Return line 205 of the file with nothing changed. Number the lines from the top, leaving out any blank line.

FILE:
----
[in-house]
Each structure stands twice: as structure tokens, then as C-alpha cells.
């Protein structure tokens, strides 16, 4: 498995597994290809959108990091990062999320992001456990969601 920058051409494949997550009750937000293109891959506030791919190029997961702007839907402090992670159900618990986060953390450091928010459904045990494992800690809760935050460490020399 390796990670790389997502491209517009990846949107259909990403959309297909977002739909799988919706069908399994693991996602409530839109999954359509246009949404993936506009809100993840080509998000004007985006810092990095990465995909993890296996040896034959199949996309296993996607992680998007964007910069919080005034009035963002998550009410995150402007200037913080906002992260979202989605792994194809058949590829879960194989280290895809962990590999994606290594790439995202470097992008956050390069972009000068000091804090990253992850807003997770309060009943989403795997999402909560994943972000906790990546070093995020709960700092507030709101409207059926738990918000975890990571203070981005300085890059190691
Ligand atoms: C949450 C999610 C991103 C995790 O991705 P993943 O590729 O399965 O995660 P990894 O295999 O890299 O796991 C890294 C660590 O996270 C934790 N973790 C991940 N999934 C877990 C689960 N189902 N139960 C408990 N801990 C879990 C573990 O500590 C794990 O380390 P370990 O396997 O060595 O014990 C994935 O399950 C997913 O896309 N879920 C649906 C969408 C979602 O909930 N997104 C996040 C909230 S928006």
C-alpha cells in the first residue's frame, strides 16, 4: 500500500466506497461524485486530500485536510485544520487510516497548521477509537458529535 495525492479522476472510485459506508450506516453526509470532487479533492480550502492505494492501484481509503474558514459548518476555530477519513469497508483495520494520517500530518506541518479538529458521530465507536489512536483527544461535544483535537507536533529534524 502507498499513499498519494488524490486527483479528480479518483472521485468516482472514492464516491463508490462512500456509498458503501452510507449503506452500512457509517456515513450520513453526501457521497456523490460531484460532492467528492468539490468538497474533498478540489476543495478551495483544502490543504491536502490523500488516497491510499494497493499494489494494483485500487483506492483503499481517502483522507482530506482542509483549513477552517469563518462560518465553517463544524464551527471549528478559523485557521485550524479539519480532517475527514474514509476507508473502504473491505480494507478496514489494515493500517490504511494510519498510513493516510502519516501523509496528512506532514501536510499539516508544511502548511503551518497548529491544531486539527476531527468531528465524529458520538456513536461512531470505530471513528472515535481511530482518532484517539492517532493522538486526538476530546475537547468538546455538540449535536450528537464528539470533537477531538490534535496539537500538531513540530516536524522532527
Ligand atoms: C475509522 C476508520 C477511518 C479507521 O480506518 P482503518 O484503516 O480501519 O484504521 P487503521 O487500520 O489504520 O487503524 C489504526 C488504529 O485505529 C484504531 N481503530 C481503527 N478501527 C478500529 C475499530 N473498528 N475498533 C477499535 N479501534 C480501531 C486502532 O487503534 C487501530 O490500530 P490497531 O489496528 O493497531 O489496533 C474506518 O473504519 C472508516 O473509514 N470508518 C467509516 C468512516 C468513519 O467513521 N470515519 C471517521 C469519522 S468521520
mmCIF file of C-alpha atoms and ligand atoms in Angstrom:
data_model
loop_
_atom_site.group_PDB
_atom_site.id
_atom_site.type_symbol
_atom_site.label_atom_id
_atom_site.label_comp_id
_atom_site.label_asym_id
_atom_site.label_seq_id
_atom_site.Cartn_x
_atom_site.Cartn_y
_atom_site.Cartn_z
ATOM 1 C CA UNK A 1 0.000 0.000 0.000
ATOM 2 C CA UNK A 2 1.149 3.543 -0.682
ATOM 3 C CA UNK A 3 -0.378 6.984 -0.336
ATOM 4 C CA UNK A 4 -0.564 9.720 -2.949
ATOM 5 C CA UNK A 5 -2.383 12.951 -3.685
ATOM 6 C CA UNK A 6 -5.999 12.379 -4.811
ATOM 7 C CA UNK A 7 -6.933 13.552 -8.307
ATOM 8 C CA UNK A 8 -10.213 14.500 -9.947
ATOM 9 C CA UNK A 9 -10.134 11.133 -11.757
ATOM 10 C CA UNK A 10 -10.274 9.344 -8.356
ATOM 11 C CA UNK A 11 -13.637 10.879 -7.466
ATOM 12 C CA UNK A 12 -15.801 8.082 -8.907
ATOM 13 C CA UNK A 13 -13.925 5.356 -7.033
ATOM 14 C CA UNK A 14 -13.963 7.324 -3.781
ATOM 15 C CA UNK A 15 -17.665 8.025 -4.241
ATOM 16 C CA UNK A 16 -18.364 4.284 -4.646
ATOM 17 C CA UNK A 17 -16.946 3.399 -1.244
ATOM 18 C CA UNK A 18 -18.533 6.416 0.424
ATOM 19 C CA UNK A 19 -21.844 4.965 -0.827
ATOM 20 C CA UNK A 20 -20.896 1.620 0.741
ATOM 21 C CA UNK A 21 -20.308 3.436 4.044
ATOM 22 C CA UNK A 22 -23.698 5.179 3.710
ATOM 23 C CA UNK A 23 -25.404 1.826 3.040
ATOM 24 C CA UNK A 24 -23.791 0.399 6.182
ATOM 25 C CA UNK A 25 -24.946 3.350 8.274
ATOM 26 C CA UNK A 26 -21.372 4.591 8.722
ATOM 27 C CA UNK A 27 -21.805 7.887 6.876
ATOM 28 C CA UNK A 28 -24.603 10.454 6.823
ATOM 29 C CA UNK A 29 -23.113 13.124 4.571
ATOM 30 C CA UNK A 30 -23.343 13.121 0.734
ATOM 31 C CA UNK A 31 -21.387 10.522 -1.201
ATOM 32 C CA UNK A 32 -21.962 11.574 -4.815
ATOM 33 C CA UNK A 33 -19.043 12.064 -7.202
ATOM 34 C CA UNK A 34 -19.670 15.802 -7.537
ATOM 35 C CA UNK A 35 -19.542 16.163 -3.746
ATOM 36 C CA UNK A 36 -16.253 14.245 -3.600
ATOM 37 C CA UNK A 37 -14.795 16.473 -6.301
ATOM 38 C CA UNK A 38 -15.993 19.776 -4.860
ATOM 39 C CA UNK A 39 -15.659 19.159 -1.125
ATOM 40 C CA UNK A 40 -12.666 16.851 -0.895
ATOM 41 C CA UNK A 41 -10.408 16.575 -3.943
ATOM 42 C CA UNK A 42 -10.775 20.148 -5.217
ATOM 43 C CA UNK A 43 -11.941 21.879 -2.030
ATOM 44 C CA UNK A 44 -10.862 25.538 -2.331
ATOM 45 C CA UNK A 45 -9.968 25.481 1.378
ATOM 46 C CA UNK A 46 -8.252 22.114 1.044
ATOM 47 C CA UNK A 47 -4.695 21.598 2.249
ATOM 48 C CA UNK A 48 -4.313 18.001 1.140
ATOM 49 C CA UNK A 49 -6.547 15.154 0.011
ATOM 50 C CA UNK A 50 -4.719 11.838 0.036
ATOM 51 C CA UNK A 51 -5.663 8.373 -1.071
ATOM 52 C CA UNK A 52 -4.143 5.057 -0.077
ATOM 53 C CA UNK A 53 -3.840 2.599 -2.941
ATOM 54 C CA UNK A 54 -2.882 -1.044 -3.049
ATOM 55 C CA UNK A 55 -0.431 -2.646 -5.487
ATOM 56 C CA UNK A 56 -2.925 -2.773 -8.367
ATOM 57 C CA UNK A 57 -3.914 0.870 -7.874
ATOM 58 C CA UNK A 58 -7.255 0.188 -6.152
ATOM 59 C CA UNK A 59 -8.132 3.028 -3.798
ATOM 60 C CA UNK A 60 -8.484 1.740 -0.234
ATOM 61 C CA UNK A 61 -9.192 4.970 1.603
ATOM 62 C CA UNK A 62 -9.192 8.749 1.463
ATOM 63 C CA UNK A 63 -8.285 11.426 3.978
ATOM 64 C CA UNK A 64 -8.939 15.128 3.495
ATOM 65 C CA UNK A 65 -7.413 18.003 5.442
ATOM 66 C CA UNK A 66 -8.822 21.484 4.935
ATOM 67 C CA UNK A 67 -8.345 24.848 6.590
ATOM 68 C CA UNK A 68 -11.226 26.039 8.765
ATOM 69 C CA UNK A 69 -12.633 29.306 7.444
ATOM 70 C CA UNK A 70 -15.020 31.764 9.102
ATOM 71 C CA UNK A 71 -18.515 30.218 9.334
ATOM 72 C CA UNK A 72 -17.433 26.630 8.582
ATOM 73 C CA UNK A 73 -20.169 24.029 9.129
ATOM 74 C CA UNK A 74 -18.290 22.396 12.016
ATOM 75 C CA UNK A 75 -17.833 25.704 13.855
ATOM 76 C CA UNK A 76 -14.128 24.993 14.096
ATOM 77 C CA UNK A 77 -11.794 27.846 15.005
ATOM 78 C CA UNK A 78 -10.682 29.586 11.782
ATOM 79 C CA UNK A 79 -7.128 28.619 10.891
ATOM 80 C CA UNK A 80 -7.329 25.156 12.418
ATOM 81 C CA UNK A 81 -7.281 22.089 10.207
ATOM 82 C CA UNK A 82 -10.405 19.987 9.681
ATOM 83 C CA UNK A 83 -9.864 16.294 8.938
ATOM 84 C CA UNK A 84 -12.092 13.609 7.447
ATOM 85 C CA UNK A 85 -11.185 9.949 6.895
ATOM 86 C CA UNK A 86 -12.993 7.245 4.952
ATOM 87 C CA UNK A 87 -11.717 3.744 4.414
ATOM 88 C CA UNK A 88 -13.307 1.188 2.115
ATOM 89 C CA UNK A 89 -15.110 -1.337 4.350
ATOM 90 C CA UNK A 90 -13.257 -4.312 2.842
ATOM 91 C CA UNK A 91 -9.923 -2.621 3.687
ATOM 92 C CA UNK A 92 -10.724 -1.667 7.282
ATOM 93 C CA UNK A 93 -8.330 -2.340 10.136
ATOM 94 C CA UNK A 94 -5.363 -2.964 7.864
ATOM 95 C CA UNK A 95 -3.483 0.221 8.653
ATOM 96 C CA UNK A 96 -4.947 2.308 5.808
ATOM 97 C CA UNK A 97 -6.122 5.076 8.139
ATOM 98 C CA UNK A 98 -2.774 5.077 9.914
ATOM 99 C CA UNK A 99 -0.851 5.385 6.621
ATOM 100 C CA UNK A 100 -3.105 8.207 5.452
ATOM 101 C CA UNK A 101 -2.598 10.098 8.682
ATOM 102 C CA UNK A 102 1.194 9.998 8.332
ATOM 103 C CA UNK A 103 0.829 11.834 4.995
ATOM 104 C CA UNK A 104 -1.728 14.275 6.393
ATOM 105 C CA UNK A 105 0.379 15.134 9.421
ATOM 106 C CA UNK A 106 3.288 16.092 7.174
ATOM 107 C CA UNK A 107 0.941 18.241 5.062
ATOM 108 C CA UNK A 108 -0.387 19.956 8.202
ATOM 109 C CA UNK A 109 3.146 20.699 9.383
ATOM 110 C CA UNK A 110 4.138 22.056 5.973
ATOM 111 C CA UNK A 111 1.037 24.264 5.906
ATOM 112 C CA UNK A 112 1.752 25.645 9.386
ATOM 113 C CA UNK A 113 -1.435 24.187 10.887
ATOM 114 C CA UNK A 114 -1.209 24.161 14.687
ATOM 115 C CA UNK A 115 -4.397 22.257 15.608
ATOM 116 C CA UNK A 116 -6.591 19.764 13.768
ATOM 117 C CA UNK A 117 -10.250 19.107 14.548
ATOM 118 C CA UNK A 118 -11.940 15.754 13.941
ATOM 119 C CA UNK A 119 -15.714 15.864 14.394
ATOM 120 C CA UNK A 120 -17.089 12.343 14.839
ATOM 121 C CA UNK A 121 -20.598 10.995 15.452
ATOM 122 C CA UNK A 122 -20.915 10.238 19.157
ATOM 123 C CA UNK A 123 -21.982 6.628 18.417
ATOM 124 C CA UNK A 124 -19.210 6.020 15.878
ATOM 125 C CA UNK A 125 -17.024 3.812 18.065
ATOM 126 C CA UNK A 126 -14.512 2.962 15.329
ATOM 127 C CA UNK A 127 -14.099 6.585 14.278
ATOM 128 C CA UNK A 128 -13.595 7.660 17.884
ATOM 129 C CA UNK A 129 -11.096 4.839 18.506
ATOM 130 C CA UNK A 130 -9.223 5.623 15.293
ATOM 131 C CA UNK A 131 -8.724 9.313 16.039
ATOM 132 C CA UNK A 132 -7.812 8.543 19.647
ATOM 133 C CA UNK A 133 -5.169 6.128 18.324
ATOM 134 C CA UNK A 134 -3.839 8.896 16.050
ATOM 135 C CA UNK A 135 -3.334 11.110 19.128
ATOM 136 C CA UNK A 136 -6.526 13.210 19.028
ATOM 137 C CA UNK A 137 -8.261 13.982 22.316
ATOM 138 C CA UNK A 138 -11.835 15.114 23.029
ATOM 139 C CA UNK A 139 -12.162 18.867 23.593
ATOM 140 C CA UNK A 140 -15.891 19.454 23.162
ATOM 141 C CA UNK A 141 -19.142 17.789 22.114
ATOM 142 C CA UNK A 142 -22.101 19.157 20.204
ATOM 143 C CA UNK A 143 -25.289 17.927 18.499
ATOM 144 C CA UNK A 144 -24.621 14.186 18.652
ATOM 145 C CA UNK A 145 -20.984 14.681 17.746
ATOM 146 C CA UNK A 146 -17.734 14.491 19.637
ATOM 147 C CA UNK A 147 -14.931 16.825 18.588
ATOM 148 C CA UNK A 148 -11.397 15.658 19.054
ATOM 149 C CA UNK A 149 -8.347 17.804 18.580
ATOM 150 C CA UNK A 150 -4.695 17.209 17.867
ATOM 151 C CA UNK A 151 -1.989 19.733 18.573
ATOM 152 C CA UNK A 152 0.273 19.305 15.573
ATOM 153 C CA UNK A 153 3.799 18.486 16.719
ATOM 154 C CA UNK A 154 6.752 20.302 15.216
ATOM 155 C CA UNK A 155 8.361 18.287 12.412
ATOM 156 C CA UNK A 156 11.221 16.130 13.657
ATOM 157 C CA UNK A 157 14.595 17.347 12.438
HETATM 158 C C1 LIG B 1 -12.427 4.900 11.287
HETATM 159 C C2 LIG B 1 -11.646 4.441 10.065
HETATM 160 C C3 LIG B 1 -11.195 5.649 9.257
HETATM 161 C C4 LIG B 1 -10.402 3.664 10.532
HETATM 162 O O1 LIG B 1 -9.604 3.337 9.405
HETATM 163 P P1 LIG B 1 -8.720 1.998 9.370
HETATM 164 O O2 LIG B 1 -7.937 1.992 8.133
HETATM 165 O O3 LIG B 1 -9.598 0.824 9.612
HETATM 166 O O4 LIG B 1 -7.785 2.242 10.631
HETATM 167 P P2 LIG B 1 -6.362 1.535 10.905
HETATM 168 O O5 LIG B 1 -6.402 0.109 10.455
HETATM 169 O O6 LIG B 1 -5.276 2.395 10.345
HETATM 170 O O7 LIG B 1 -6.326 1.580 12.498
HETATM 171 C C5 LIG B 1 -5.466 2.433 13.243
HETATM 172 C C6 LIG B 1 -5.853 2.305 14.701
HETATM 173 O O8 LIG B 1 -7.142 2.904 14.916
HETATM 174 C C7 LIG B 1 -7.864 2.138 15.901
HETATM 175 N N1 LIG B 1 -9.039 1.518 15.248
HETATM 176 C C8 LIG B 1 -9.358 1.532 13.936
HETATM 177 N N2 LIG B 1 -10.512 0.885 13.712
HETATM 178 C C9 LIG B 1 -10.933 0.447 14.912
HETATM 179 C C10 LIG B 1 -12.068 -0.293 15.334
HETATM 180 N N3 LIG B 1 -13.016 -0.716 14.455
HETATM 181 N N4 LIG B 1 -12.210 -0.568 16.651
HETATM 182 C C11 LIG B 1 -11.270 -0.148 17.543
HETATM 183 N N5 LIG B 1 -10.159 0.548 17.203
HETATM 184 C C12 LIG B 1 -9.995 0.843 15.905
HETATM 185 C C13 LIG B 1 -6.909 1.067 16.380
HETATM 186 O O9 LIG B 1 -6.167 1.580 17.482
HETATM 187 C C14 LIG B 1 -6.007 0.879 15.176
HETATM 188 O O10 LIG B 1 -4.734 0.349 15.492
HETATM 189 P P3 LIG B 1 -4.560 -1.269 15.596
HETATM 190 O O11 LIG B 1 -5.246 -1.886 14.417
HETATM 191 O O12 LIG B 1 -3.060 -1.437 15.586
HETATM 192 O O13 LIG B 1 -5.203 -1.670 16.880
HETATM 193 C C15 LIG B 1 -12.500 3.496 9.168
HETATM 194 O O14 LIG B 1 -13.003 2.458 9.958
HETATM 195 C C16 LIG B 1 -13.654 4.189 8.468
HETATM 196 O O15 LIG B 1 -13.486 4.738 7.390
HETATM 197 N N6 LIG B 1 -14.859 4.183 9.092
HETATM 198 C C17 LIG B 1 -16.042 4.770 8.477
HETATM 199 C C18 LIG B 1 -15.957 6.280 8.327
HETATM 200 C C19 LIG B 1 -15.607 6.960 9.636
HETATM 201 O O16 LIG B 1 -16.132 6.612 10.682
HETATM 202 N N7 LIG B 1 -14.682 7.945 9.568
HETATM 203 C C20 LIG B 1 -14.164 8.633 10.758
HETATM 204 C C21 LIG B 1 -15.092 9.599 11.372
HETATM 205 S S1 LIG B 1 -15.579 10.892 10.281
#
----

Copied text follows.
HETATM 186 O O9 LIG B 1 -6.167 1.580 17.482